Based on everything that I have looked at from this morning and afternoon I still like the storm track and most of the snowfall forecast that I posted yesterday below for the snowstorm/blizzard tonight and early Friday for parts of Atlantic Canada.Clearly, the worst of the storm will be from the Sheet Harbour and New Glasgow areas of Nova Scotia on east and northeast into the Cape Breton Highlands with blizzard conditions overnight tonight into early Friday morning. Expect anywhere from 25 to locally 40 cm of snow with near zero visibility at times with the strong winds gusting past 80 kmh. Areas just west of the Cape Breton Highlands will see gusts in excess of 110 kmh tonight. Travel in this region is highly discouraged.
For Sydney, N.S. it will be a bad storm as well, though some sleet and pockets of drier air may cut down on the snow a little bit, but not much. If the storm jogs just 50 km farther east than expected then the worst of the blizzard conditions will cover Sydney.
The heavier snow should also get up into extreme eastern PEI, but amounts will diminish steadily once you reach the western end of the island.
Halifax is a tough call. The projected track should lead to accumulating snow into tonight. I still like 8-15 cm of wind blown snow by Friday morning. Snow amounts will quickly diminish as you go southwest of Halifax.
The storm bringing the snow to the U.S. midsection Saturday and Sunday should miss the GTA and most of SW Ontario, though areas down toward Windsor and St. Thomas may get a small accumulation. I favor the more southern tracks as the northern blocking pattern is unusually strong and tends to surpress the storm tracks farther south.
I will post the latest ECMWF long range information this evening. Waiting for the real Spring to show up!
Previous blog on the storm with snow maps that I still like.... Blizzard Potential Thursday night/early Friday for the eastern Maritimes.
You can also follow my comments on the storm via my twitter @BrettAWX
A weak storm currently near Florida will rapidly intensify out over the Atlantic on Thursday as it turns northeast then more north.
We project the storm center to pass barely east of Cape Breton, Nova Scotia, Friday morning then continue north and slow its forward speed after that.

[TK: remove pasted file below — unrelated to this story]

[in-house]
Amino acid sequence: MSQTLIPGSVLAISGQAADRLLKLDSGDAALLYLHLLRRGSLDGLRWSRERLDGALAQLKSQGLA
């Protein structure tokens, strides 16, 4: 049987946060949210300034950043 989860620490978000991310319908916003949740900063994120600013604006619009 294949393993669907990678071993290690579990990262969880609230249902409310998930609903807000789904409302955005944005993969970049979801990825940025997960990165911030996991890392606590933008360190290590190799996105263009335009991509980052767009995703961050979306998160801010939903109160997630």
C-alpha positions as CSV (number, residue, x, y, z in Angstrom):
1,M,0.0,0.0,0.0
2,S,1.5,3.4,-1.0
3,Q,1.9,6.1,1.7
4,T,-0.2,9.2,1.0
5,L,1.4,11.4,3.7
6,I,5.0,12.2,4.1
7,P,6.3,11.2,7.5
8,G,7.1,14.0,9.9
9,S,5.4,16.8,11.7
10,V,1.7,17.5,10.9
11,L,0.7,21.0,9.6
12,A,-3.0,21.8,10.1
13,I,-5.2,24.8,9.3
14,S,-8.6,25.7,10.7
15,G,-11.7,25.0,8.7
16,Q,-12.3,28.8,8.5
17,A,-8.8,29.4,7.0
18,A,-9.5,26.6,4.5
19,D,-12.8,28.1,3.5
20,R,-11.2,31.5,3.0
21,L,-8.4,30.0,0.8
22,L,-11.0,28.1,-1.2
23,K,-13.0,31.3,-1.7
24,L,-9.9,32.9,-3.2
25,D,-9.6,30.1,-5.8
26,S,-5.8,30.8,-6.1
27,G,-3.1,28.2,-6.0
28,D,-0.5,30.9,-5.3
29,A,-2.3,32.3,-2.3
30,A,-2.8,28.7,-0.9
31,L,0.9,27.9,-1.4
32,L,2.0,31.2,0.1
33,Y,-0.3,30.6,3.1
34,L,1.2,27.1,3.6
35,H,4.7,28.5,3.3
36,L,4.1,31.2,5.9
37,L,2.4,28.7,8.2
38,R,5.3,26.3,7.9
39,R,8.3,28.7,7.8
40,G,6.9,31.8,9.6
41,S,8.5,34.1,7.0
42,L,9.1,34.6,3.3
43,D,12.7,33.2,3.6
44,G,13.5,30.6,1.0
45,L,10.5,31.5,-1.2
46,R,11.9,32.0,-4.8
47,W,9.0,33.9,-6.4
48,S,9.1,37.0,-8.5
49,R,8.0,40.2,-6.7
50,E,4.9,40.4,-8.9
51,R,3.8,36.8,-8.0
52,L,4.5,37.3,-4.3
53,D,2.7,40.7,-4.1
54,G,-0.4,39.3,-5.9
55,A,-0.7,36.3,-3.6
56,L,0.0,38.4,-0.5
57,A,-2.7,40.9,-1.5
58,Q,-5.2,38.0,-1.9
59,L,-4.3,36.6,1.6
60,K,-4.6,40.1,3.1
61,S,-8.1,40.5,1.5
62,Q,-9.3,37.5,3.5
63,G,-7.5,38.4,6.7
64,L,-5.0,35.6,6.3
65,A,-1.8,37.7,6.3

Based on the expected track, parts of eastern Nova Scotia and the eastern half of PEI can expect blizzard conditions Thursday night into Friday afternoon with over 30 cm of snow and higher drifts.
Any slight shift in the track (west or east) will have major impacts for places such as Halifax, Sydney and Charlottetown, PEI.
I expect a heavy snowfall in Sydney, but some mixing is possible and a dry slot could cut down on the precipitation for a time, so I went a little less (15-30 cm) here compared to areas just north and west.
Computer models are still at odds with the track, with the American models on the western end and the Canadian/European models farther east. I am not ready to buy the NAM model which is well west and brings the blizzard into Halifax and Amherst, while it changes to rain in Sydney.
Snow will spread over the region from south to north Thursday evening with the worst conditions later Thursday night and early Friday.
In terms of the late weekend storm, I still feel that the GFS model track is a bit too far to the north with the steady snow getting all the way into southwestern Ontario. I will address this more in detail tomorrow.
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Cooler air to expand from Prairies to eastern Canada late June into early July.
Dry and hotter pattern in store for southern B.C. into next week, while the east turns cooler and more unsettled.